Finally, the wrong unit would have been recognized had the blood been checked against patient identifiers as per Joint Commission regulation.5 Even un-crossmatched emergent blood may still be assigned to a patient, so alignment with three patient identifiers is needed. But in this case, local policy had specified the patient wristband as the only valid identification document. Subsequent iterations of this document had not kept up with the increase over time in laparoscopic and robotic procedures that required arms to be tucked (effectively making the wristband inaccessible). This mismatch between policy and reality gradually led to workarounds such as checking against the electronic medical record, patient stickers in the paper chart, record numbers written on tape, paper, scrubs or O.R. white boards, or (as in this case) not checking at all. A diversity of transfusion environments (floor, ICU, ER, O.R.) also contributed to static policy, as only the evolving O.R. environment was challenged by an inaccessible wristband.
Normalization of deviance has been implicated in high-profile events such as the 1986 Space Shuttle Challenger explosion,6 and examples of normalization of deviance in anesthesia care have been previously catalogued.7 Perhaps the most concerning aspect of allowing workarounds for critical processes is their insidious nature. Because by definition workarounds are effective, they diminish the urgency to address the root issue and open “holes” in the safety net unanticipated by those who depend on those nets. That a broken refrigerator could lead to a wrong transfusion event seems obvious in retrospect – but was likely less so several months previous to providers seeking to keep blood cold despite a broken refrigerator.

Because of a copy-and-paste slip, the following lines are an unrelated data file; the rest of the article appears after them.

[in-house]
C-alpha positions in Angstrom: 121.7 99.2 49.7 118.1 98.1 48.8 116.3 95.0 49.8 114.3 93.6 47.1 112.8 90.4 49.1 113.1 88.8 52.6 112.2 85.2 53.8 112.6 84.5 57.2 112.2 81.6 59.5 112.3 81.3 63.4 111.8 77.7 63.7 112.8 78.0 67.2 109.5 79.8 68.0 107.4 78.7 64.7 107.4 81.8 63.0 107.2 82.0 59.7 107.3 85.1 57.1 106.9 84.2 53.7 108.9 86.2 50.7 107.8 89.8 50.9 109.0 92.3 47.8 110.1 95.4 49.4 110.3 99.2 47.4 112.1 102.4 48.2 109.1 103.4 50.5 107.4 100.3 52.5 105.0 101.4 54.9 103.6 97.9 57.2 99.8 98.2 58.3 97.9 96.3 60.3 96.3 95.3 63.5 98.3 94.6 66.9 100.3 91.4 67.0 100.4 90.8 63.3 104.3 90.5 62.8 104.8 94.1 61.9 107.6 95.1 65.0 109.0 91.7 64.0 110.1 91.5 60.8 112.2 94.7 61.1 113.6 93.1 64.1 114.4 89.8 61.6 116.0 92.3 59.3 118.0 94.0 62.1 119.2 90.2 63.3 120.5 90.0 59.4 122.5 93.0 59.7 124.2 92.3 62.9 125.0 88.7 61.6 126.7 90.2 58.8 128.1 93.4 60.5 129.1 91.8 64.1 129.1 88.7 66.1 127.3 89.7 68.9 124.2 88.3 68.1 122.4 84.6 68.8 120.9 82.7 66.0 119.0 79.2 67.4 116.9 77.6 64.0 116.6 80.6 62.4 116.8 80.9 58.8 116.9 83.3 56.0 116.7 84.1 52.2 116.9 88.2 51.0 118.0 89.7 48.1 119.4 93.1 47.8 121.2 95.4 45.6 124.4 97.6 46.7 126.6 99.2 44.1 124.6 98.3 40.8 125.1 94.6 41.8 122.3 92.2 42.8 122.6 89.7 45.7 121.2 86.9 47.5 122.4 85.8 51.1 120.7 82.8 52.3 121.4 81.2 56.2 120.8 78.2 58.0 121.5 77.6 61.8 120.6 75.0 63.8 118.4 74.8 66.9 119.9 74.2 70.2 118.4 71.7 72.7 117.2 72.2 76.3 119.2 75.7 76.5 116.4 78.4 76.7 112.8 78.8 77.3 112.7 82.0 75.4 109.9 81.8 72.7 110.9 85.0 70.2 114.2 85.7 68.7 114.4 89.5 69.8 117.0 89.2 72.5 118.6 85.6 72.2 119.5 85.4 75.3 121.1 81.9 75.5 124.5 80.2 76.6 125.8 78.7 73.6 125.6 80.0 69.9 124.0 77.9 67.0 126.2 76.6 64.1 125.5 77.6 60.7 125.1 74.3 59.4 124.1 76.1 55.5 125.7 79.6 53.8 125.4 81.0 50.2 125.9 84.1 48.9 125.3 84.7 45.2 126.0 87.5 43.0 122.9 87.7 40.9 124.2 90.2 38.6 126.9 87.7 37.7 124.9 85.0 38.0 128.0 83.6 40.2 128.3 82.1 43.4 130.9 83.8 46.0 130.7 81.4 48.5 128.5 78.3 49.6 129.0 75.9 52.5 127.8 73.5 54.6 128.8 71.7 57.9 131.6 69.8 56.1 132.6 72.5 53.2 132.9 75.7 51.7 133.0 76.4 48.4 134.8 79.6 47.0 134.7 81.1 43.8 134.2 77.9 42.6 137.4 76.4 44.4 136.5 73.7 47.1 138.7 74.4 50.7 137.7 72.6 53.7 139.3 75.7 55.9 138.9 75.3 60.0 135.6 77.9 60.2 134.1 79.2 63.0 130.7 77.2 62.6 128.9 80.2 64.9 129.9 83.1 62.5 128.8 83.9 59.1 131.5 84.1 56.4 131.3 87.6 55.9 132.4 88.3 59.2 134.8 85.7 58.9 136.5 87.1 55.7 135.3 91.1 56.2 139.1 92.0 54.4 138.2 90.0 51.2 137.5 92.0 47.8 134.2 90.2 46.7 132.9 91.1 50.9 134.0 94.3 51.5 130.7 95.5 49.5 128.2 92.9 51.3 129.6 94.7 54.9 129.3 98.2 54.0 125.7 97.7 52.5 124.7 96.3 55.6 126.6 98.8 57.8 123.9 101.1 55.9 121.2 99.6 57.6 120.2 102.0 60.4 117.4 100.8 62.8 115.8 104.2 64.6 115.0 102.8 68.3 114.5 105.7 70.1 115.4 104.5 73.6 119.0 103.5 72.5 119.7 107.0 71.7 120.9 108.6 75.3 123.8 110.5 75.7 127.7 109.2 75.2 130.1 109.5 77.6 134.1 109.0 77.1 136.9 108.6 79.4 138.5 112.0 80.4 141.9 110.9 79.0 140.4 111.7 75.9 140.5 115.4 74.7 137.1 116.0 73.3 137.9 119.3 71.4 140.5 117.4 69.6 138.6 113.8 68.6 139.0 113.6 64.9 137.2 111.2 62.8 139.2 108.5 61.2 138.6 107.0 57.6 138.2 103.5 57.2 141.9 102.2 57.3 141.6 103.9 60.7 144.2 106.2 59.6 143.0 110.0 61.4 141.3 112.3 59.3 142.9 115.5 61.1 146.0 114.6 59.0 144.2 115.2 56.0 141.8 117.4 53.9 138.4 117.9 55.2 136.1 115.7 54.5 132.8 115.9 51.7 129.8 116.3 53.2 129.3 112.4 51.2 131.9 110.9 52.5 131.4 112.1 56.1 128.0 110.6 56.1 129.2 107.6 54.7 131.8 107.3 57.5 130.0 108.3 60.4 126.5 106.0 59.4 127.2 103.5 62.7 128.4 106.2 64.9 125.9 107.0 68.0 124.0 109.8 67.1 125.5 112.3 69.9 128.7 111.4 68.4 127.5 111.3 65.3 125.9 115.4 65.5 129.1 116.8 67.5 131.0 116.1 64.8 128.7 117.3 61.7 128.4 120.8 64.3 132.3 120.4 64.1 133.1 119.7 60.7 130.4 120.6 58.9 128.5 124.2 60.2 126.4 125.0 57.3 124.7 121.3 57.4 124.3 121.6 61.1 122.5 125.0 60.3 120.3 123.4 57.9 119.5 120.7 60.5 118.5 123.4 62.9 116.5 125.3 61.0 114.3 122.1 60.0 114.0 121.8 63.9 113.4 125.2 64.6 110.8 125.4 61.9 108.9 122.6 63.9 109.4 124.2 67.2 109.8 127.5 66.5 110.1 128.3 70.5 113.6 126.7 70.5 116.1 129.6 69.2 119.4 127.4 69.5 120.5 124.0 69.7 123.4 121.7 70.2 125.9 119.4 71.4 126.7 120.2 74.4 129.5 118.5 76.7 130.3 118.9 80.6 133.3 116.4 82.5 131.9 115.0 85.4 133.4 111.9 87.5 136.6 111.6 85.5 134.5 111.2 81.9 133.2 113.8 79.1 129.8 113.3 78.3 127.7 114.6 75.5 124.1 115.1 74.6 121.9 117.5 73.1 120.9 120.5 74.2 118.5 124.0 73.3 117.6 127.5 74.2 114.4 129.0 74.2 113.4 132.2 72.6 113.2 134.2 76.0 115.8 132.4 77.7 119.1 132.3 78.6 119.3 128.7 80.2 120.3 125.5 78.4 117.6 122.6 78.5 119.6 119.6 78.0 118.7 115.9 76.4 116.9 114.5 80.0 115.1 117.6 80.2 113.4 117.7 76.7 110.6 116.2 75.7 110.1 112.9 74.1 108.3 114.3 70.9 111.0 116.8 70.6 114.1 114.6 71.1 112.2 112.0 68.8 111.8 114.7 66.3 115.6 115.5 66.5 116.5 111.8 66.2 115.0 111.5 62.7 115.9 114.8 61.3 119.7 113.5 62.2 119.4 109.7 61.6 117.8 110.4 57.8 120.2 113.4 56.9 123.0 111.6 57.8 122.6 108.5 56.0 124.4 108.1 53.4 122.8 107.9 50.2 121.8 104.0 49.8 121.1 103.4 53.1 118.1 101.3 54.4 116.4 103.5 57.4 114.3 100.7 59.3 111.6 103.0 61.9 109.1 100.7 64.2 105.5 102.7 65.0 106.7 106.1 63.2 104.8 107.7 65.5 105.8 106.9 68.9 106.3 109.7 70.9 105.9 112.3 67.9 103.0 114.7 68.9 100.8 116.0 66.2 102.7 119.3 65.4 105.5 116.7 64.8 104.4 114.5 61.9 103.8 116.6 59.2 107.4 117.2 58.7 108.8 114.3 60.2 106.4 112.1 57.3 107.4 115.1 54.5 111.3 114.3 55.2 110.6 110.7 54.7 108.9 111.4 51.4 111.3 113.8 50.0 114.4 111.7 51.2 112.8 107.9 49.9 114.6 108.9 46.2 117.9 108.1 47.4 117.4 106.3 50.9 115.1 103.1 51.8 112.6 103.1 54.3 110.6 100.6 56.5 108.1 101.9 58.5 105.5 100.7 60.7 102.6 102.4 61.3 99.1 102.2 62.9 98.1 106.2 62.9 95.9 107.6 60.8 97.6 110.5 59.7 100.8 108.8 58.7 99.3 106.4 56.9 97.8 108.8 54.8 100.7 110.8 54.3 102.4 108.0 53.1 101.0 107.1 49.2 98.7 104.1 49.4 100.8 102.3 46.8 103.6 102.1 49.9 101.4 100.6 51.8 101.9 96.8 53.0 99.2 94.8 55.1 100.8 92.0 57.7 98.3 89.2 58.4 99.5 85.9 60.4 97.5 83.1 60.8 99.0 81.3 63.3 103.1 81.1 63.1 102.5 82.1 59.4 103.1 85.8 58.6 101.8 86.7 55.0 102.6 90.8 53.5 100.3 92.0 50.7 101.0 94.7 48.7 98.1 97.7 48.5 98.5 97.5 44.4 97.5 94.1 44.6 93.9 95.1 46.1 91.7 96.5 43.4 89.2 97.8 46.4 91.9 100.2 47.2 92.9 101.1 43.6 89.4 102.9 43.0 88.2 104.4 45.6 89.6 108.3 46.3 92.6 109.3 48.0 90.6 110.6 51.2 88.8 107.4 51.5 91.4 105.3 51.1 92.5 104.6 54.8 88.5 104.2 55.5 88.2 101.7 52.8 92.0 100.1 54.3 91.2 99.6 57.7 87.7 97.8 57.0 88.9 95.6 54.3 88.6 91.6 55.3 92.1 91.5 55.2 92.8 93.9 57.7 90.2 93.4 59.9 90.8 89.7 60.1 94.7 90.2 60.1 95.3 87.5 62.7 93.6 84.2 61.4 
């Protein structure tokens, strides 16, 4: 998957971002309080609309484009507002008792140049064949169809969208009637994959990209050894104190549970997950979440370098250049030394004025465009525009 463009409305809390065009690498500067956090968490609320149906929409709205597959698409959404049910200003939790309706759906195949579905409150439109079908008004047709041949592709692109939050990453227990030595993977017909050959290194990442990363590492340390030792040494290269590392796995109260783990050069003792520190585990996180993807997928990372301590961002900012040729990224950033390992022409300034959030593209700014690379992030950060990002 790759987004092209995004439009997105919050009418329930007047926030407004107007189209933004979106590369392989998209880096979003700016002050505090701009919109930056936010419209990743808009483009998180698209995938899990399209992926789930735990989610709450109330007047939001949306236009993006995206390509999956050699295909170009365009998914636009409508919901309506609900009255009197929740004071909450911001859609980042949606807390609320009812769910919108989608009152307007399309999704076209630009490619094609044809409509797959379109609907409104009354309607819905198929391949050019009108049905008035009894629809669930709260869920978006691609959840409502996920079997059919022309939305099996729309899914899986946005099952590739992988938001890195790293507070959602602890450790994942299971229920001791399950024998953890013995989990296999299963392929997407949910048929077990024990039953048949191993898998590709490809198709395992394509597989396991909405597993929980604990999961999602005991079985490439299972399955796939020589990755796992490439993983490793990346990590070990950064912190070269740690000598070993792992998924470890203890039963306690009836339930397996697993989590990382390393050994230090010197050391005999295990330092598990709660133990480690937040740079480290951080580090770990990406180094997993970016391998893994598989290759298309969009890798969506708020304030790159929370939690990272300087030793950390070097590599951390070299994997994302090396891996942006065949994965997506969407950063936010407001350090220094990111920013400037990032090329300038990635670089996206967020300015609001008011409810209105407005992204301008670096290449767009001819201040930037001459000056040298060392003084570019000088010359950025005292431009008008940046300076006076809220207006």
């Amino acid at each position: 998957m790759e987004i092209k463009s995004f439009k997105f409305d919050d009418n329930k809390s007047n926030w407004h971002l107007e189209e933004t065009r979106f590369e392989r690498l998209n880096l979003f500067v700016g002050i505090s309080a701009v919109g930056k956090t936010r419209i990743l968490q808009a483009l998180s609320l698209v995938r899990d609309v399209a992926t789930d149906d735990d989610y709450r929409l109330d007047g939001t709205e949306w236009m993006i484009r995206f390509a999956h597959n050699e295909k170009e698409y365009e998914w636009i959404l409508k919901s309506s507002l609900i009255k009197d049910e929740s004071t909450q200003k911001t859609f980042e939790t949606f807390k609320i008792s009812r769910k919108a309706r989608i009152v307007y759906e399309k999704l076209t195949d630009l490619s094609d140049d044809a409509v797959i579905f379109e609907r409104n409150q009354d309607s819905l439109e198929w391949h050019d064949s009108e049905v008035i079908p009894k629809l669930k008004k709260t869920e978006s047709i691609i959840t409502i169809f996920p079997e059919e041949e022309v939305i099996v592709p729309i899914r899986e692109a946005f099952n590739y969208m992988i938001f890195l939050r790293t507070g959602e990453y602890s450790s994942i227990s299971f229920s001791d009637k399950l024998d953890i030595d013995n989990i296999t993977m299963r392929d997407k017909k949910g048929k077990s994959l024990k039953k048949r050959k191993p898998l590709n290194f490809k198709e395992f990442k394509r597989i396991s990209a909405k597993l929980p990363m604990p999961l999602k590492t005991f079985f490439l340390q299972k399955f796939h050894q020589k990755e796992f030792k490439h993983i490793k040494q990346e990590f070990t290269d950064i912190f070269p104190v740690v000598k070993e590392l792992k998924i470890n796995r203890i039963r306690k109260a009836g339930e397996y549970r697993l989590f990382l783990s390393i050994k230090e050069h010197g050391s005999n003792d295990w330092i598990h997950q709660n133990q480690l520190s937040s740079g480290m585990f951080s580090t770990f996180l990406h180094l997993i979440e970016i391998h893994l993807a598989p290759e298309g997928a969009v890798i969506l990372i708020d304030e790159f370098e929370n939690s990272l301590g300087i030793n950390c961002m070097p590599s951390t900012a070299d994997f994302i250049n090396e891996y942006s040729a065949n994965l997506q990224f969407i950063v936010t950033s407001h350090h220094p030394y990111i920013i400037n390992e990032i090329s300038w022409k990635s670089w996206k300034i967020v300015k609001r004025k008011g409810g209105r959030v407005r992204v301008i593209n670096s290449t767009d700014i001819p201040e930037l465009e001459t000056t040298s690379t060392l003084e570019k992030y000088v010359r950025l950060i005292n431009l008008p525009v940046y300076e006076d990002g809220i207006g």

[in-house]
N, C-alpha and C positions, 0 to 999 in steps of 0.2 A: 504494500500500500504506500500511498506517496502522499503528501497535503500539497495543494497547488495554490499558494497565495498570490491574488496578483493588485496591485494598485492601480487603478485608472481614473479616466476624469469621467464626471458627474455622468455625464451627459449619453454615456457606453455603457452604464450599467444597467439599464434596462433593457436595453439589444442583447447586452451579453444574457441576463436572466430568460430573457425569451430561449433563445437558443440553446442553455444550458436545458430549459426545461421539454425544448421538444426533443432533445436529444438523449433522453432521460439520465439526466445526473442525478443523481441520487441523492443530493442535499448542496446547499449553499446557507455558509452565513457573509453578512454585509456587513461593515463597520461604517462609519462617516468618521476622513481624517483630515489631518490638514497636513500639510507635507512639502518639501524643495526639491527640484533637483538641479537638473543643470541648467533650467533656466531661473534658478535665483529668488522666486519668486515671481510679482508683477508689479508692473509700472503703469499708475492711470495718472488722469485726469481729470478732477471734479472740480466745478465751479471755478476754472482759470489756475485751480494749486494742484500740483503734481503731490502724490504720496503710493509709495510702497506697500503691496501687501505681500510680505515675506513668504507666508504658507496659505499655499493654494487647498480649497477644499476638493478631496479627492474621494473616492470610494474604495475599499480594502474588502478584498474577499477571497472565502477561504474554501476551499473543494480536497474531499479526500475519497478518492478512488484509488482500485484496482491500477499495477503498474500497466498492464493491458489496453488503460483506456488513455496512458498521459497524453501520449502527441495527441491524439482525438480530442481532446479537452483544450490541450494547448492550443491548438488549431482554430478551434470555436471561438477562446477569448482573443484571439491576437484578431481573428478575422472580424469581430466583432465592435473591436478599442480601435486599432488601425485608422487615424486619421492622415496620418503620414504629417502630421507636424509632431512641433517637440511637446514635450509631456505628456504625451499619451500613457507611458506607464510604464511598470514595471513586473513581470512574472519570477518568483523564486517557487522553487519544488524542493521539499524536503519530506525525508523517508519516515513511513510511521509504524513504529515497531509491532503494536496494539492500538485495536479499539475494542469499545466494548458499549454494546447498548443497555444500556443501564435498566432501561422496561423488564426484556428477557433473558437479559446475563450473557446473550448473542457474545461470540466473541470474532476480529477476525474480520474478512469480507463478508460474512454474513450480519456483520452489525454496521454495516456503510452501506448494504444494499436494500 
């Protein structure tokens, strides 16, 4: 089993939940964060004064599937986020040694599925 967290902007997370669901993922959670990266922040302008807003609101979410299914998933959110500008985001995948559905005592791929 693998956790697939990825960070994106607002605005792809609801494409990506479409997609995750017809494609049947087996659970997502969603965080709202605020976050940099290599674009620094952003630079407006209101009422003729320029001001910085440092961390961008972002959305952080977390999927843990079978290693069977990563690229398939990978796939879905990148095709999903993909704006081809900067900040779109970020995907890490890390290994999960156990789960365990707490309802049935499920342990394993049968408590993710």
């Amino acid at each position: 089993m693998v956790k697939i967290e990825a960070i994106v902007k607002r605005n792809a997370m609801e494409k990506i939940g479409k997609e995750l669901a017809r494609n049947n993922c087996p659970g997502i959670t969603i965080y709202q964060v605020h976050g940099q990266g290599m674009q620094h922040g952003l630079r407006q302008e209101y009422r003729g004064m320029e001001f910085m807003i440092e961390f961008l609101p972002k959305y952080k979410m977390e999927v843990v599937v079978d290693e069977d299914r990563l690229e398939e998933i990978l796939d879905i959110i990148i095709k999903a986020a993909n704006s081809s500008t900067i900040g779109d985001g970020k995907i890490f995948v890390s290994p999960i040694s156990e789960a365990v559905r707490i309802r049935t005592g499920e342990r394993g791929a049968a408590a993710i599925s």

Minute deviations of care occur every day in complex endeavors such as anesthesia and surgery. Workarounds are almost unavoidable, and clever ones may even be publishable.8 Ultimately, the lesson from this case is not that workarounds should always be prevented, but that the metacognitive toolbox of those providing high-risk, high-acuity care is continually evolving and event reporting is an invaluable tool to update that toolbox.